Eye to Ivory
“Intimate, violent, roaring, serene”
– Joan La Barbara
This release from the widely acclaimed, leading-edge pianist Kathleen Supové features electronics, theatrics, extended techniques, Yamaha Disklavier, and vocals ranging from humor to horror. The New York Times has observed, “What Ms. Supové is really exploding is the piano recital as we have known it.”
The album presents the premiere recordings of Mary Ellen Childs’ readily engaging Eye to Ivory; Nick Didkovsky’s dispassionately shocking Rama Broom; Guy Barash’s technically sophisticated Talkback IV; Randall Woolf’s laugh-fest In The Privacy of My Own Home; and Dafna Naphtali’s Landmine, composed for Supové playing a Yamaha Disklavier, the Disklavier playing itself, along with Naphtali’s real-time processing.
La Barbara also writes, “Kathleen Supové has built an extraordinary career as a solo artist performing almost exclusively contemporary works, many of them composed for her and often commissioned by her. For this courageous choice she has been showered with an impressive array of awards, prizes, and well-deserved recognition. This collection should certainly garner her more.”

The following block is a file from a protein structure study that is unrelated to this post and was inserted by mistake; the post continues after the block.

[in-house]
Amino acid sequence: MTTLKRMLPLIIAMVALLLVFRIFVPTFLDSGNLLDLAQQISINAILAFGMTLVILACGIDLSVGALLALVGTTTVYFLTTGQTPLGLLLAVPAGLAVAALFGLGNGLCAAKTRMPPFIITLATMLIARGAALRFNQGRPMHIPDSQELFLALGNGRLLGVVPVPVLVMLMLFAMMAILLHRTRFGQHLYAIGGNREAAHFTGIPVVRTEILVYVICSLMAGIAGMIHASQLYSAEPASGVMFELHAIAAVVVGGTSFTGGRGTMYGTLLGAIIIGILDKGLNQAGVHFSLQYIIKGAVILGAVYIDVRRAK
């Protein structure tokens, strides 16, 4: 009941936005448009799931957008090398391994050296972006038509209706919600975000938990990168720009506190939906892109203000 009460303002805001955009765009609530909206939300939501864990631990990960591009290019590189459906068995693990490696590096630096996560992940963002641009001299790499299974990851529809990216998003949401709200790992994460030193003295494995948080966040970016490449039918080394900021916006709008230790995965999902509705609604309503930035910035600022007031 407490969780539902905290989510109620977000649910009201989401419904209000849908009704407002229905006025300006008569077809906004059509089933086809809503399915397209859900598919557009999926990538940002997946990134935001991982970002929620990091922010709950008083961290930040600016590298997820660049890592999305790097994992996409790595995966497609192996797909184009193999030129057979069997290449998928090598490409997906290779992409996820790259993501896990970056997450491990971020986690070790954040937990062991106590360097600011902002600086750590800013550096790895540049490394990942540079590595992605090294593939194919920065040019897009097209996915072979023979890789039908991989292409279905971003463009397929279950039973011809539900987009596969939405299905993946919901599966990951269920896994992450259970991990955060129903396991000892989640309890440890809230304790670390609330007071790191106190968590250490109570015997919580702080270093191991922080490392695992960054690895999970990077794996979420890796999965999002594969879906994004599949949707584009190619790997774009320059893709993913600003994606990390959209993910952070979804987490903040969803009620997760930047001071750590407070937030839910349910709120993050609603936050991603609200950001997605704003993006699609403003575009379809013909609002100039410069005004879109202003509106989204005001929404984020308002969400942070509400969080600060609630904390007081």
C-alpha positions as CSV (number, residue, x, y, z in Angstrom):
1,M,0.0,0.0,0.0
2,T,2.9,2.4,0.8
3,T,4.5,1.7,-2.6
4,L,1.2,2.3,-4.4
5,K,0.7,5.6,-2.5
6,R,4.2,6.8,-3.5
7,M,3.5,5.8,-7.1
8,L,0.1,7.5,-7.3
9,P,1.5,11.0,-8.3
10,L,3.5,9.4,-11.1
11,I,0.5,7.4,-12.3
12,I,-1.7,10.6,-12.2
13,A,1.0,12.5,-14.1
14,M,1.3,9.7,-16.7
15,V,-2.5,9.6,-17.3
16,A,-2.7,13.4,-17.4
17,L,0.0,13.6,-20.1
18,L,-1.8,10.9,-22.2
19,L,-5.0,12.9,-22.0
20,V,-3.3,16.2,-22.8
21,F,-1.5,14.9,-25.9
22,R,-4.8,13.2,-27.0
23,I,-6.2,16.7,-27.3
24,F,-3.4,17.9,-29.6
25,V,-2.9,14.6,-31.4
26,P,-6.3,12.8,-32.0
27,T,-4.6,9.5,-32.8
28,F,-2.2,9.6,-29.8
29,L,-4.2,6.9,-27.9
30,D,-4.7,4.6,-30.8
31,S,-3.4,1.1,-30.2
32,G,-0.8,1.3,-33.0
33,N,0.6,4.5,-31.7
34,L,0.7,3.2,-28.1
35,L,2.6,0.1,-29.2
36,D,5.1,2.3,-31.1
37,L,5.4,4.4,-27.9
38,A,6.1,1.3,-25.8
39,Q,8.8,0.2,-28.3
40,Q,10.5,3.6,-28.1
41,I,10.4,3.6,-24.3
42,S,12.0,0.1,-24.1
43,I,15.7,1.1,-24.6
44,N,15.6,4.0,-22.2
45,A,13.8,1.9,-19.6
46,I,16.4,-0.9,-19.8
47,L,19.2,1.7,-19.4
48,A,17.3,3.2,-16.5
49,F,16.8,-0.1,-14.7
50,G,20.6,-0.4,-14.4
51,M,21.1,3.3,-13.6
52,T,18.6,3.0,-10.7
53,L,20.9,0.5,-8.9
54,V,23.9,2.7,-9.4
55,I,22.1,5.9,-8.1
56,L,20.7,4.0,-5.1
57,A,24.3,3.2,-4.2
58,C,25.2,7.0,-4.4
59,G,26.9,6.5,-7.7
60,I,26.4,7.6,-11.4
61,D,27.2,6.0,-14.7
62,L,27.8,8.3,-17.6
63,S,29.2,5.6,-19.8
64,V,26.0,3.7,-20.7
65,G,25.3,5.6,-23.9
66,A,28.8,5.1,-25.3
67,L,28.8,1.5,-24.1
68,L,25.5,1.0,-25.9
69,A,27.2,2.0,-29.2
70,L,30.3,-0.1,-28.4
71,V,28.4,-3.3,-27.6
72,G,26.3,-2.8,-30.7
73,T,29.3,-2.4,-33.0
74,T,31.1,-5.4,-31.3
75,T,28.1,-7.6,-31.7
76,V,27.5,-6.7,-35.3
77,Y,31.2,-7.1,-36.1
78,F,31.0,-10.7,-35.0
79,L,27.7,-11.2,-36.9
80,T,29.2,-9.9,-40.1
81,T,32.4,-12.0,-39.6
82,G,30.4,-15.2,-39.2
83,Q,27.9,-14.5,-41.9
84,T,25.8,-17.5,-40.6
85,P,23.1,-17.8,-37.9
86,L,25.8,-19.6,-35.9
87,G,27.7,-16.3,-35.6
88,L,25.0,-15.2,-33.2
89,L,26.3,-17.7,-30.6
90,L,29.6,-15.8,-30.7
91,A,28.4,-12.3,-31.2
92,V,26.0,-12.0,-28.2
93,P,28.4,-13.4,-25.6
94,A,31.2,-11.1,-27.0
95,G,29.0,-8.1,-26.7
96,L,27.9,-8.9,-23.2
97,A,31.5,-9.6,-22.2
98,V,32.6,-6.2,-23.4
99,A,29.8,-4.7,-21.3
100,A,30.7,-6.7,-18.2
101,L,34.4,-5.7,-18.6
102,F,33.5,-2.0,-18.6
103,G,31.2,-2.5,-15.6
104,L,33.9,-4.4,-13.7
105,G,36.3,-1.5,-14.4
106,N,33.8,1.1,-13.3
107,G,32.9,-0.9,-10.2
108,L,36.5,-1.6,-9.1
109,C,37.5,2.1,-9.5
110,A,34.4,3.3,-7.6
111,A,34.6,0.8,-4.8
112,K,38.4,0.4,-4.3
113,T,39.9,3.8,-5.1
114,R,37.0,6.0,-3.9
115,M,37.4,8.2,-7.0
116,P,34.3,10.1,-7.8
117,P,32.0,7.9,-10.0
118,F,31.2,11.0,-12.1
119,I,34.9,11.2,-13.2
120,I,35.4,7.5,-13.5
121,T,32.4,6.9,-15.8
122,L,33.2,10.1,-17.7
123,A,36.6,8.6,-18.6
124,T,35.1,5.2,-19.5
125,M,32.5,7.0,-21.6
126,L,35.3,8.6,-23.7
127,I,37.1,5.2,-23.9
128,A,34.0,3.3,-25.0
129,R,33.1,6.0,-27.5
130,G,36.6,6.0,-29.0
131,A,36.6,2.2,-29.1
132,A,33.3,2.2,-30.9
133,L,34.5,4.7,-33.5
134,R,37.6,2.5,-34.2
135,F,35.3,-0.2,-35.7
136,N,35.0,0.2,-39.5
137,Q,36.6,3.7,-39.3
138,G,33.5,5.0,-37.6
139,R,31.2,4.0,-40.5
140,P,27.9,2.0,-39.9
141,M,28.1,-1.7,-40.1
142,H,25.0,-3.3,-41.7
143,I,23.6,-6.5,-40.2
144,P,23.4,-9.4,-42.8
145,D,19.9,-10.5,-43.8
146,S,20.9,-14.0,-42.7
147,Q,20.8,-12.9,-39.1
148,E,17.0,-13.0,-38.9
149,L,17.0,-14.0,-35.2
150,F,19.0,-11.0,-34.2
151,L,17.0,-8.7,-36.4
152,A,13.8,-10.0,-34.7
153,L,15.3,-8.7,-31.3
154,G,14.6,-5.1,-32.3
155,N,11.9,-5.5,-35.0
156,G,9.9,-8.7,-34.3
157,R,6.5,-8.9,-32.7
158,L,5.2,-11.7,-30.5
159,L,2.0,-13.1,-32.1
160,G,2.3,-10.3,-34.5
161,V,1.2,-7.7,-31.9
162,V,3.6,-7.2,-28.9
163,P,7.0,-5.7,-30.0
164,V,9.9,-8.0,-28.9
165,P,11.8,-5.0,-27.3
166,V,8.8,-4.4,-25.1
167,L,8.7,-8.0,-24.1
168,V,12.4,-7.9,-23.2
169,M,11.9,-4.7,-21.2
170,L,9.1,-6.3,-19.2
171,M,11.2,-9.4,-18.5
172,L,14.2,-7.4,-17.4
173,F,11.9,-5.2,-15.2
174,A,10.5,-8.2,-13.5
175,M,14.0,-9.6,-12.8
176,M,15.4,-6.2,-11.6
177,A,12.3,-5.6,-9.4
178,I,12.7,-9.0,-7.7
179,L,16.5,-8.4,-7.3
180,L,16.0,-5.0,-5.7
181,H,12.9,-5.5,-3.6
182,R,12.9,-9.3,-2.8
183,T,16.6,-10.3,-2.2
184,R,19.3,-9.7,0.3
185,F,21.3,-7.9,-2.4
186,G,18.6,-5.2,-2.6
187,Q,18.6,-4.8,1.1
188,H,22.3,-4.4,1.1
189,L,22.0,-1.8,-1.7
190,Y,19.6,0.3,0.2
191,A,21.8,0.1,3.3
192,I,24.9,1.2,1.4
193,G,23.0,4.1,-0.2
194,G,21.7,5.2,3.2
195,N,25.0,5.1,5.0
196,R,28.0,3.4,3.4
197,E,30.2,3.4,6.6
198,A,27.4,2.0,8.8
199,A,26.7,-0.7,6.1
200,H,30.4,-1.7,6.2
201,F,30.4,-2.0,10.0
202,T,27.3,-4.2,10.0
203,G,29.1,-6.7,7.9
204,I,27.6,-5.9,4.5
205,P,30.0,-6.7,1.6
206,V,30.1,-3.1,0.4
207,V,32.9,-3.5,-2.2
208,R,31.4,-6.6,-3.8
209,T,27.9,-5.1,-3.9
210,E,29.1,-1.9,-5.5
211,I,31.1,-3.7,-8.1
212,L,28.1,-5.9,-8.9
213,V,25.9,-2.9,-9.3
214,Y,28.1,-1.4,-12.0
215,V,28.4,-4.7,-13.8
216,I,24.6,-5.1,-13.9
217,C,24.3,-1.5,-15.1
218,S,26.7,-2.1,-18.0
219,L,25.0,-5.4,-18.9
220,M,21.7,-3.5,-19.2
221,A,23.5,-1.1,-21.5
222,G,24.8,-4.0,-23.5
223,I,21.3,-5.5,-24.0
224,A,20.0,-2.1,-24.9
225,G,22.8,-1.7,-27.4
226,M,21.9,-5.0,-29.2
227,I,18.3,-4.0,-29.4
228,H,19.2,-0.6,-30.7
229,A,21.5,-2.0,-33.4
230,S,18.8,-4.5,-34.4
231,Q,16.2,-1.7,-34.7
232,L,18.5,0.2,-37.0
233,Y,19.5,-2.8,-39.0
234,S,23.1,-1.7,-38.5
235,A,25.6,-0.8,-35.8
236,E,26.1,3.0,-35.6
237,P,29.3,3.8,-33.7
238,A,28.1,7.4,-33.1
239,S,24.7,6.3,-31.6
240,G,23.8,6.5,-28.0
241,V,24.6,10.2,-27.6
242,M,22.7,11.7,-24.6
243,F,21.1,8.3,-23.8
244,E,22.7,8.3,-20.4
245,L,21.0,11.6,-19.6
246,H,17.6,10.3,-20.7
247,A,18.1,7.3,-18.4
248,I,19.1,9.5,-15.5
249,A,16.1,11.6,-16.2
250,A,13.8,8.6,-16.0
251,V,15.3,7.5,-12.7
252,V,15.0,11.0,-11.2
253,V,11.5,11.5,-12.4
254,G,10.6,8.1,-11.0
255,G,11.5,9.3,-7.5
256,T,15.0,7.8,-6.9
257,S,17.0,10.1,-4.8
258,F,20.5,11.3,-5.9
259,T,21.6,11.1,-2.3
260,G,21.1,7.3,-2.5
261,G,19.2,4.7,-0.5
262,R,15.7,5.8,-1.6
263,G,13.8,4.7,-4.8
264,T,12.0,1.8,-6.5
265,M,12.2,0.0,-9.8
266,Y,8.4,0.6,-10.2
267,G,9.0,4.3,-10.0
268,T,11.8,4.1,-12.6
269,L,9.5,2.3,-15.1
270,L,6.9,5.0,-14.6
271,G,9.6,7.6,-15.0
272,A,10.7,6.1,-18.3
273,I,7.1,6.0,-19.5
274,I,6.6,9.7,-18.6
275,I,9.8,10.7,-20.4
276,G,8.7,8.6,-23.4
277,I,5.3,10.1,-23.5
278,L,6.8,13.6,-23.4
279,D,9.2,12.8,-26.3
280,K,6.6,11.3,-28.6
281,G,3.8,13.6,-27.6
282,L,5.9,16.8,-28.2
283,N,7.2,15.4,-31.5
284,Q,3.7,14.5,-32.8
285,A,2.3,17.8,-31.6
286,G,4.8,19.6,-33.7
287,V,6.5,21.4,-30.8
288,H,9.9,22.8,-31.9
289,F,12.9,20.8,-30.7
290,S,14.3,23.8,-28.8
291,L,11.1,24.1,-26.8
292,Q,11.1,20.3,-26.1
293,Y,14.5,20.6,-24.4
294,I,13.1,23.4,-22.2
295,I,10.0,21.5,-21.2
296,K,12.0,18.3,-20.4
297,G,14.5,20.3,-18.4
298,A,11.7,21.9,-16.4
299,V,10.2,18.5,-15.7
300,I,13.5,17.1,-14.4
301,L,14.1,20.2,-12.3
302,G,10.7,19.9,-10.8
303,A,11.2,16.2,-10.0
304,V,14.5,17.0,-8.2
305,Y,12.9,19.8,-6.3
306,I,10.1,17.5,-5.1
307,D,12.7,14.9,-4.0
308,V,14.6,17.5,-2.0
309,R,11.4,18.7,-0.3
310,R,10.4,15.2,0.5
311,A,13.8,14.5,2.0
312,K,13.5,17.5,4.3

Instruments of Happiness:
The Happiness Handbook
“Six colorful, thought-provoking works [that] offer an inviting glimpse of the varied approaches these composers bring [to] dealing with the electric guitar and its resources.”
“The Happiness Handbook” CD from the virtuosic electric-guitar quartet Instruments of Happiness will be released by Starkland on April 5, 2019. The album presents premiere recordings of works from Scott Godin, Tim Brady, Jordan Nobles, Maxime McKinley, Gordon Fitzell, and Emily Hall.
Listeners will hear edgy minimalism and jagged rhythms; calmly flowing harmonies and aggressively noisy textures; eerie slide guitar and dreamy harmonics; as well as rapid tremolando, hammered-on notes, and pounding chords. Listeners will also hear references to: progressive rock and hoedown music; the blues and flamenco; and Duane Eddy and Link Wray guitar classics.
Starkland’s previous debut recording of Instruments of Happiness was exceptionally well received. Fulfilling “all the open promises between the meeting of post-minimalism and art rock” (Brooklyn Rail), the CD was a Philadelphia Inquirer Classical Pick and landed on several Best-of-the-Year lists.